W-sitting is a more stable position for children because they rely on their joints to keep them upright instead of their muscles. It also leaves their hands free to play without challenging their balance. Children with low muscle tone, hypermobility in the joints or decreased balance and truck control are also more likely to W-Sit. While this is a normal position for a child to briefly move in and out of during the day, it should not be maintained for prolonged periods of play.

What are the Negative Effects of W-Sitting?

Pediatric therapists routinely work to correct this sitting posture to prevent additional impairments. Let’s explore some of the reasons W-sitting is not recommended for children:

Overuse of this position can delay development of postural control and stability. This effects coordination balance and the development of motor skills.

Children who W-Sit do not have to work as hard to engage their core and hold their trunks upright – instead, they rely on their joint structures (and not their muscles) to hold them up. This causes increased posterior pelvic tilt which can result in poor sitting posture, decreased core activation, reduced trunk rotation, and delayed fine motor development.

In some studies, W-Sitting points to an increased risk of developing joint abnormalities such as a pigeon-toed gait pattern. This walking pattern is correlated with excessive tripping, clumsiness, instability when walking and running, and decreased balance and body awareness.

What are some Alternatives to W-Sitting?

You can provide consistent and positive verbal reinforcement to the child such as, “legs out” or “sit on your bottom, please”. The verbal prompts used will take the place of physically adjusting the child’s position. You can also use physical cueing such as a gentle tap on the leg. Here are some alternative positions for your child:

Cross-legged, or “criss-cross applesauce”: This is a common position in which children sit with feet crossed and knees apart.

Side-sit: in this position, both knees are bent, weight is shifted to one hip, and both feet are out to the same side. This removes stress from the hip joint structures, allowing for easy transitions in and out of sitting. Encourage sitting on both the right and left sides to promote equal development.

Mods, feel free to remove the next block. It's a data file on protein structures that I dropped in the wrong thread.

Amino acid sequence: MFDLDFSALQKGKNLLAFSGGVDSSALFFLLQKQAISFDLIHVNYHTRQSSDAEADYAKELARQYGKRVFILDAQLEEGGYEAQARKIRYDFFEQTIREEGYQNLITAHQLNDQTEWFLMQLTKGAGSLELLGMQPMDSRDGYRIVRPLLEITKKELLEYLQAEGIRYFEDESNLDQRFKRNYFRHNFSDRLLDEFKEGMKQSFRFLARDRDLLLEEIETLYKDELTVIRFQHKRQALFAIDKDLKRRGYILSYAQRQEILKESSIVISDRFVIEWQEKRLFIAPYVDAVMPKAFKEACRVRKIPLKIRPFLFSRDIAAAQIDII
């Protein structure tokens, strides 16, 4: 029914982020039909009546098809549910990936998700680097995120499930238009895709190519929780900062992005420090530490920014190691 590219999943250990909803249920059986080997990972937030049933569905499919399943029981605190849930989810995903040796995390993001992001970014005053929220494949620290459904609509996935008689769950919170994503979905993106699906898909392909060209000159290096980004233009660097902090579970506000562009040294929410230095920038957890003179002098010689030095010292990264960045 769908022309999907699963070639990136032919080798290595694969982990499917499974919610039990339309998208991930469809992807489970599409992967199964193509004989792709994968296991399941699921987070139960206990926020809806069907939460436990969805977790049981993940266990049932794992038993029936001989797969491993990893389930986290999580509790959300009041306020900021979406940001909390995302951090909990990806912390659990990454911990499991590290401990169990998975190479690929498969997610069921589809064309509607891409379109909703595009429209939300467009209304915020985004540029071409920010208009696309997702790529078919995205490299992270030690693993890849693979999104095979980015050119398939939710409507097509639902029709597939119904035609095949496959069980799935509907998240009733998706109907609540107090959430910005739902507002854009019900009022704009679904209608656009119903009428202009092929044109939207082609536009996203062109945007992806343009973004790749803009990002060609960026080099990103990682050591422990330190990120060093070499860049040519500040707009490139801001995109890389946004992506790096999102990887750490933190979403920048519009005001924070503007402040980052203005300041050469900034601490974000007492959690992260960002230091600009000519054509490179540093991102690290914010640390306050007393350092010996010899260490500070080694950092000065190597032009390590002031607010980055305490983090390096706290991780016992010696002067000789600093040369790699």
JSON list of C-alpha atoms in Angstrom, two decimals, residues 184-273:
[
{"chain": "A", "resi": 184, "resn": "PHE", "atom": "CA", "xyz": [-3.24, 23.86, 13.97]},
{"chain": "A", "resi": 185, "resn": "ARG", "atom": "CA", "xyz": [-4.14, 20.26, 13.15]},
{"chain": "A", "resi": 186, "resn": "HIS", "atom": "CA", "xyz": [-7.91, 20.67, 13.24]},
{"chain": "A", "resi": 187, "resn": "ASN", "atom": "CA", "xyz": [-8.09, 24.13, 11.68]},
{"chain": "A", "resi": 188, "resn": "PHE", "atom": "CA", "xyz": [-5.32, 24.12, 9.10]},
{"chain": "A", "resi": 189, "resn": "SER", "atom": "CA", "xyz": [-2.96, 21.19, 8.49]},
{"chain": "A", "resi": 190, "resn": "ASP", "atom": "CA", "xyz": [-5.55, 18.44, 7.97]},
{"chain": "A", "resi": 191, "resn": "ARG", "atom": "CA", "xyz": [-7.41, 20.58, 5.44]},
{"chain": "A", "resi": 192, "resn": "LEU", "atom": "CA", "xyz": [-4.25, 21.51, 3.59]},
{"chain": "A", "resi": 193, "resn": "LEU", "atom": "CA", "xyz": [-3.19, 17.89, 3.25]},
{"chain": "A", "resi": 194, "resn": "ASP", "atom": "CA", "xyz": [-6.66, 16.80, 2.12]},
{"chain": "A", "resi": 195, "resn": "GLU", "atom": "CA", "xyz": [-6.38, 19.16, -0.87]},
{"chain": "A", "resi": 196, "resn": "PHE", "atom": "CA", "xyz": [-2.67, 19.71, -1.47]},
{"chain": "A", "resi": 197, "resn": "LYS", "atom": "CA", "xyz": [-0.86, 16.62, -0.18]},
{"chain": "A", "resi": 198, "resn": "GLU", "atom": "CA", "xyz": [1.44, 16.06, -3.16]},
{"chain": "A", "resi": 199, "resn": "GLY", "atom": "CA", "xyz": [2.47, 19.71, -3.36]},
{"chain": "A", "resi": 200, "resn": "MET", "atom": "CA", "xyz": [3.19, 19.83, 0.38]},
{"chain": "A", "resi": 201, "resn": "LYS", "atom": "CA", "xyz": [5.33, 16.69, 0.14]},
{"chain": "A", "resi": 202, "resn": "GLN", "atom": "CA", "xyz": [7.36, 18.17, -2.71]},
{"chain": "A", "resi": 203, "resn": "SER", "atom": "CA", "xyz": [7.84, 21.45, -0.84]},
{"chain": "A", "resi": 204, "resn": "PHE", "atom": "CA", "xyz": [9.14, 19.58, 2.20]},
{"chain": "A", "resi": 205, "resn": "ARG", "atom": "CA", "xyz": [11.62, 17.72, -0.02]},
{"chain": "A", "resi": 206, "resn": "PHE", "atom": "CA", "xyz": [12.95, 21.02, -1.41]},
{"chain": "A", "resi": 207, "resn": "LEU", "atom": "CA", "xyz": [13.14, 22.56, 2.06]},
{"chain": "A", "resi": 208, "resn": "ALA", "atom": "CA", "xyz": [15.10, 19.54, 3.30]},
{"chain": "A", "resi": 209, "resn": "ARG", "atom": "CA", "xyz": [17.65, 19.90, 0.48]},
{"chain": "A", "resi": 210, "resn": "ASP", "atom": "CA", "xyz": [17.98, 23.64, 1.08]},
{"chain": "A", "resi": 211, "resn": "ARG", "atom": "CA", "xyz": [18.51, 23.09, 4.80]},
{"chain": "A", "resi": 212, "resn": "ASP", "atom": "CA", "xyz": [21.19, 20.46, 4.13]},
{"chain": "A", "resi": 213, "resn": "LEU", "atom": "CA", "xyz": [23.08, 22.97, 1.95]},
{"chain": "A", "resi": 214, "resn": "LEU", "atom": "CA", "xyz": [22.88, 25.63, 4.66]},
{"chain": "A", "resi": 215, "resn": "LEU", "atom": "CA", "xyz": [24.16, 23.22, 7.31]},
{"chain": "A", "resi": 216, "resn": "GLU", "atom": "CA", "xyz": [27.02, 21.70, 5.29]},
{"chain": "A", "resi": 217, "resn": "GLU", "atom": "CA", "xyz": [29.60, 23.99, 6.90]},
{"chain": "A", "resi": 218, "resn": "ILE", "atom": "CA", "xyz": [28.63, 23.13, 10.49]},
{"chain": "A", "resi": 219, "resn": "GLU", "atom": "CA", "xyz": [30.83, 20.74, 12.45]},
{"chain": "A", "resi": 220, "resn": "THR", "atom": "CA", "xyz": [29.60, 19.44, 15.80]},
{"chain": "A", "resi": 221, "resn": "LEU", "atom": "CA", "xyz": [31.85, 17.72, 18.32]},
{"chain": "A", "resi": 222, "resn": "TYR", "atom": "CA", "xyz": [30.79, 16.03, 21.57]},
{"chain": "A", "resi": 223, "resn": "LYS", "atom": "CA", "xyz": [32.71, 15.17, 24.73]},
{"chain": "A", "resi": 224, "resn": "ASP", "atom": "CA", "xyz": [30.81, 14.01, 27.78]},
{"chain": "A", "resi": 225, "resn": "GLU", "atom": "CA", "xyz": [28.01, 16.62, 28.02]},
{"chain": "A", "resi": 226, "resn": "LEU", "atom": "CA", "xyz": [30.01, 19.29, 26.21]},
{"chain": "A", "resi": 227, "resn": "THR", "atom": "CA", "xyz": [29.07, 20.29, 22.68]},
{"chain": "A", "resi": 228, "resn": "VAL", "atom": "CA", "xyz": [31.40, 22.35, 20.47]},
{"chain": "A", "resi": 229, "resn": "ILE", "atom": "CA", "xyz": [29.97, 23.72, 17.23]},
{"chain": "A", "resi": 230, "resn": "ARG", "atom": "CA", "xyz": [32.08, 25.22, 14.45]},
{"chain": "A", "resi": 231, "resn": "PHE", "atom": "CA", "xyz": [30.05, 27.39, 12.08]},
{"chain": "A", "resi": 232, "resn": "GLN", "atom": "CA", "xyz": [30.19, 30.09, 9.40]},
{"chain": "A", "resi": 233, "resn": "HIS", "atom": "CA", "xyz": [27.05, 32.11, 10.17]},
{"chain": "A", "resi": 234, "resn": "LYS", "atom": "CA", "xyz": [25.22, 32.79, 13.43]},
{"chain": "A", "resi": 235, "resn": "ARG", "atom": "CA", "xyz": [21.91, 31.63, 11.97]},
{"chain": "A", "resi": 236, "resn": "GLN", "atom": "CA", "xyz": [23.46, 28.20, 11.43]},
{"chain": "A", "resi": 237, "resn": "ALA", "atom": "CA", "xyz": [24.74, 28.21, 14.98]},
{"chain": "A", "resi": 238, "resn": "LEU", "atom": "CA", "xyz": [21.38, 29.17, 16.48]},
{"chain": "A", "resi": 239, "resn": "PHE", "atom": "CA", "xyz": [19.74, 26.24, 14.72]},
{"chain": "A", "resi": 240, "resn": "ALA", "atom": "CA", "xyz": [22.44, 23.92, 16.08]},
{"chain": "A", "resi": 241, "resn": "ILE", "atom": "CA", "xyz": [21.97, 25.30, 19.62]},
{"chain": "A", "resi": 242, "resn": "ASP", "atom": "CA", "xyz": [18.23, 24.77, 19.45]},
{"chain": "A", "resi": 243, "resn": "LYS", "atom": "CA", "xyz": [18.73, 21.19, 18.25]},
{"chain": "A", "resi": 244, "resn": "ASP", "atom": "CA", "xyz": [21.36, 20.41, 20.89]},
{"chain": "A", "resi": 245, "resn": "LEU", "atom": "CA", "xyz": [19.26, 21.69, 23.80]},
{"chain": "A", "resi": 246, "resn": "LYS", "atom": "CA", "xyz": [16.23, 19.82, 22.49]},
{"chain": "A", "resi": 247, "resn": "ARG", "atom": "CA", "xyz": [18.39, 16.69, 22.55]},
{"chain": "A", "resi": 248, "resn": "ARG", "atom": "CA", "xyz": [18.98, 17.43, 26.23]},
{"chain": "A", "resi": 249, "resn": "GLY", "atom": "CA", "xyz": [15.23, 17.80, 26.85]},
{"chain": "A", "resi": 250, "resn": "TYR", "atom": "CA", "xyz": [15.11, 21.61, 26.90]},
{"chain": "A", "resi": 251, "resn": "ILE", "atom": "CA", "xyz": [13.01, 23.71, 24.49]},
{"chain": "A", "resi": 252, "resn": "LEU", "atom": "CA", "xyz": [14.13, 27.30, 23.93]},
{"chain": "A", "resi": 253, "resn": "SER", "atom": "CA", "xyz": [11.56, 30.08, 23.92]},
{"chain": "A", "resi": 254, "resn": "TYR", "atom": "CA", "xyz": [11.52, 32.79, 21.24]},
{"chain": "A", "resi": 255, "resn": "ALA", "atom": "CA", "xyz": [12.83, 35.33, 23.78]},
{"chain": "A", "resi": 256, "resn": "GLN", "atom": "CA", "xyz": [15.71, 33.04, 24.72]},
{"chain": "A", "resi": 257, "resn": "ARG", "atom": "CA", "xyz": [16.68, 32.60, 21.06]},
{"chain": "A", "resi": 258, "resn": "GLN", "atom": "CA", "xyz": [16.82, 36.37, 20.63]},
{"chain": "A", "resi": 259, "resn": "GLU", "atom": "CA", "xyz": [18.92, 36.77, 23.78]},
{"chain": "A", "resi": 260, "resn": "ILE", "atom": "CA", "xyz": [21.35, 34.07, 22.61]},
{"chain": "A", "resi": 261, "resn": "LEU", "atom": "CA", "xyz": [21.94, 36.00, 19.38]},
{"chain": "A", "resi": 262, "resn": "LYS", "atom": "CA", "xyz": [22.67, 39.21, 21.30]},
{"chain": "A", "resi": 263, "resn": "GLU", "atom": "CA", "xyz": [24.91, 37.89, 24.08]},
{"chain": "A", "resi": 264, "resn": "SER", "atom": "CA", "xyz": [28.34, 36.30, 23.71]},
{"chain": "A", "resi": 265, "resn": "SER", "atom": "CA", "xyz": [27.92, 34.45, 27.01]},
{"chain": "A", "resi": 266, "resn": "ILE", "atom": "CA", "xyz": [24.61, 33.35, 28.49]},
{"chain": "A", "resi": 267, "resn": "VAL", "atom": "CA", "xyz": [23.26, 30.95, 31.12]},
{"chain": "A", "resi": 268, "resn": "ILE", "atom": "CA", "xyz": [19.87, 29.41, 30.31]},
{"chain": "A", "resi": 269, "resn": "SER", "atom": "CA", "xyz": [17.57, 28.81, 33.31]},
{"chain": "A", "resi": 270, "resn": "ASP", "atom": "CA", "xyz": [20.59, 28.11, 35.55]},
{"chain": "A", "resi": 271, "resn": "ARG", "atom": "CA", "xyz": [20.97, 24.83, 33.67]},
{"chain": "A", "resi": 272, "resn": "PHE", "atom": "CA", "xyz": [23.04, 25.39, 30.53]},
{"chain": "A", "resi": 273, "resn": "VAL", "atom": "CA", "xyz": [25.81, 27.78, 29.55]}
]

Long-sit: In this position the child’s bottom is firmly on the floor with their feet are straight out in front of them. You can also provide back support by having the child lean against a wall or pillow.

Short kneel: Children sit in a folded kneeling position – their feet tucked together under their bottom. kneeling can be a great way to strengthen hip and core muscles, just be sure that they do not shift back into the W-position.

Half kneel: Children position themselves with one foot tucked under their bottom and the other foot flat on the ground.

Praise your child when they reposition themselves. W-Sitting can quickly become a habit; early identification and encouragement is the best method to prevent any adverse outcomes from sitting in this position.

When Should You Worry About W- Sitting?

While W-Sitting is a natural position for children to move in and out of during play, they should not depend on it for support and balance. If your child frequently utilizes the W-Sitting position and you notice any of the following, discuss them with your child’s pediatrician to determine if an evaluation is necessary.

Ask for a referral for a physical therapist for further assessment if your child:

develops a limp,

expresses discomfort or has signs of hip pain

exhibits weakness in their lower extremities,

uses a pigeon-toed gait when walking

Ask for a referral for occupational therapy for further assessment if your child:

appears to have low muscle tone or weak core strength: signs of poor muscle tone include frequent falling or clumsiness, and overall poor posture

is unable to sit alone in any position other than a “W”

seems clumsy or uncoordinated

has trouble with fine motor delays (cutting paper with scissors, tying shoelaces, etc.)